frameover, part 2
(this is a continuation of part 1)
So, I gave up on galvanizing because of the logistical difficulties among other things. Now the frame swap can proceed.
January 20: I've been coating a few of the smaller parts with POR-15 to learn more about it. I think I'm going to have to spray it inside the frame to get good protection.
January 23: The frame is prepped (that was a noxious night in the garage!) and ready to go. Spraying isn't going to work for the frame interior. Hmm. All the electrical parts have arrived as well.
January 27: I spent the weekend painting. The frame and bulkhead are looking good. Very black. POR is very cool stuff when it's dry.
January 29: The big parts are painted. I still have a few brackets, etc to do but that's nothing. Right now, the bulkhead is mounted on the frame and everything looks very shiny and new. I spent the evening tinkering - playing with the brake lines, attaching the handles on the rear, thinking of how to paint the bulkhead in terms of colours. All very enjoyable. The fact that I have a set of factory brake lines is a blessing, because now I don't have to guess at how they should be routed.
February 3: The colour coat is now on the bulkhead. This was fun, because I'm painting different colours inside and out in an attempt to match the original fading. The layout for the wiring has begun and I have sourced a few parts to make the changeover easier, such as a spare steering system and an extra instrument panel to verify clearances. I'll rebuild that steering box and put new balljoints on the rods while I've got it sitting around. My friend Don Piburn is proving to be very helpful, even offering to do some aircraft-quality crimping on a couple of essential cables.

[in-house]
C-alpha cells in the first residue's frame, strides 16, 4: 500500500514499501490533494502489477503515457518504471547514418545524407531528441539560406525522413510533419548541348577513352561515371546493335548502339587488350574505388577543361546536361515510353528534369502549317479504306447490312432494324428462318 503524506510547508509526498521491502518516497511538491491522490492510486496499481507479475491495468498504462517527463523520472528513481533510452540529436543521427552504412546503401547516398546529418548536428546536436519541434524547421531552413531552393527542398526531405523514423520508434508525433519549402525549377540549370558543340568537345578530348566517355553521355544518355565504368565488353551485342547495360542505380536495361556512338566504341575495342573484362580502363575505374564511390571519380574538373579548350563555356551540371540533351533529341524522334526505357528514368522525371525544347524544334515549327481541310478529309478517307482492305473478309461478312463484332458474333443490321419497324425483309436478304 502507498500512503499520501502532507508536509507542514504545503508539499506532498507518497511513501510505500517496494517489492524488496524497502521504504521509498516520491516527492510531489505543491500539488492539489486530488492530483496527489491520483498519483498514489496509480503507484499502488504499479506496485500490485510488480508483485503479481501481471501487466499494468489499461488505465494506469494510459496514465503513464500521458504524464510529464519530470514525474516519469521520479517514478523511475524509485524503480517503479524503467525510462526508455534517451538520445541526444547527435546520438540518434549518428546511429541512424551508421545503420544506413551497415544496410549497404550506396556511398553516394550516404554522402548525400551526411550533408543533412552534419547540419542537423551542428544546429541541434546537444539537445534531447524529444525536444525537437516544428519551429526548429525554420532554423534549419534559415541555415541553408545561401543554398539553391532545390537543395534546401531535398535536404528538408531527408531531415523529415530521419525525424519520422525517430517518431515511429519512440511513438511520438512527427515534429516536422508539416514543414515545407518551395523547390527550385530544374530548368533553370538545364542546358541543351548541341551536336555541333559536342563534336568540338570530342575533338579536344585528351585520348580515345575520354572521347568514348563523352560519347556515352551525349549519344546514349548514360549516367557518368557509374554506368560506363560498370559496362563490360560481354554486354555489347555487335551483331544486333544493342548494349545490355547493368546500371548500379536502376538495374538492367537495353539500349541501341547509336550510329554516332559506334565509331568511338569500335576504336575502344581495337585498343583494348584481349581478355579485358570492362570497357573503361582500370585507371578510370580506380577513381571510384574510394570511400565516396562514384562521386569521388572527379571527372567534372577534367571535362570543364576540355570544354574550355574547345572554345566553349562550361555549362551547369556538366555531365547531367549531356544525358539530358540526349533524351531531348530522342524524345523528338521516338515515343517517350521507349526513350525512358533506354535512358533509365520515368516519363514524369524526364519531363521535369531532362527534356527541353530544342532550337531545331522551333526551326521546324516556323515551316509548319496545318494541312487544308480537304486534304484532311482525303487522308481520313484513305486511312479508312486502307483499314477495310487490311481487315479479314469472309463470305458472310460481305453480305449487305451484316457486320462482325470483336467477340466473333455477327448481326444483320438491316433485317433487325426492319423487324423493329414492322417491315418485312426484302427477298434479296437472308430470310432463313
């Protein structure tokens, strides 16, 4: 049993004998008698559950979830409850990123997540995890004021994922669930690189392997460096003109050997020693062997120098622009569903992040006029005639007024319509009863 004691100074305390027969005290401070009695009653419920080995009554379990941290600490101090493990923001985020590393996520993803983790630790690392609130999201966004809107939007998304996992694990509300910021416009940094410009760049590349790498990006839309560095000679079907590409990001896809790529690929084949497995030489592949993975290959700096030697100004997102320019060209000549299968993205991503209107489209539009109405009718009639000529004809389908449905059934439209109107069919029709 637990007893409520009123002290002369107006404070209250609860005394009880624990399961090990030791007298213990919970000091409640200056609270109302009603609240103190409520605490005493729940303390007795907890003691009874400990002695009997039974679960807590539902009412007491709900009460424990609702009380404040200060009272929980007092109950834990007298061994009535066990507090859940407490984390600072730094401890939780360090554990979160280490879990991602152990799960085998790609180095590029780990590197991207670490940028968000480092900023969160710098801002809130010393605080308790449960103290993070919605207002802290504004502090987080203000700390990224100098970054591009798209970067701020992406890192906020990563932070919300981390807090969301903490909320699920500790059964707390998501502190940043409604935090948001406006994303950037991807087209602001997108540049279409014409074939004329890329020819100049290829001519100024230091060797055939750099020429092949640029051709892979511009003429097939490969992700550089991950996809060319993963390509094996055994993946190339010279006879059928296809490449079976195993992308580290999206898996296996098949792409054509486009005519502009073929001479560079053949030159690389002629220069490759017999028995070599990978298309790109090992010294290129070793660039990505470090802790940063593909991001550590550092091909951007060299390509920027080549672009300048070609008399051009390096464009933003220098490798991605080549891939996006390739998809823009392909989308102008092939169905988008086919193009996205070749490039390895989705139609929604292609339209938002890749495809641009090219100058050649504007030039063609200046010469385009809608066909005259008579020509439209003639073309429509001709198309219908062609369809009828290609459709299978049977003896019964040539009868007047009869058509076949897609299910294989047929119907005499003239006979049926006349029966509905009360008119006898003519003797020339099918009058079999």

February 6: A start to building the harness - but that's overshadowed by the fact that Basil was featured in Land Rover World magazine. Am I excited? Ooooo yes.
February 7: Did I mention Land Rover World magazine? Oh yes, I did. Well, tonight was more wiring. I seem to be making a lot of additions and changes to my wiring diagram. It's still not far off, though. A suggestion? Check out Jean-Leon's website. He's the kind of guy who not only thinks outside the box, he'll go ahead and DO it.
February 10: It's been a wiring week! Some serious progress is being made, including a finished fusebox and an almost-finished dash. I also pulled a couple of instruments and the heater to install on the new bulkhead. Wow, I just might finish this! Someday.... The new guestbook is proving quite popular!
February 11: The new steering column is in place and awaiting the rebuild of the steering relay. I also hooked up a battery, the master switch and the main breaker to the electrical system for the first test. The dash lights and relay for the cooling fan work - and that's as far as I got :) But it sure did feel good.
February 14: All the lighting has been tested with the exception of the turn indicators. So far, so good. The instruments are in place. I've also sent a tentative date for the Big Swap: a week and a half from now. A surprise visit from my friend Trevor is providing the impetus. That's going to mean a busy weekend and some late nights, but it's an attainable goal. The hardest parts are done. Next step is to drive Basil to the shop so I can do some parts stripping there at night and render him undriveable. Not that he has much of a wiring harness left....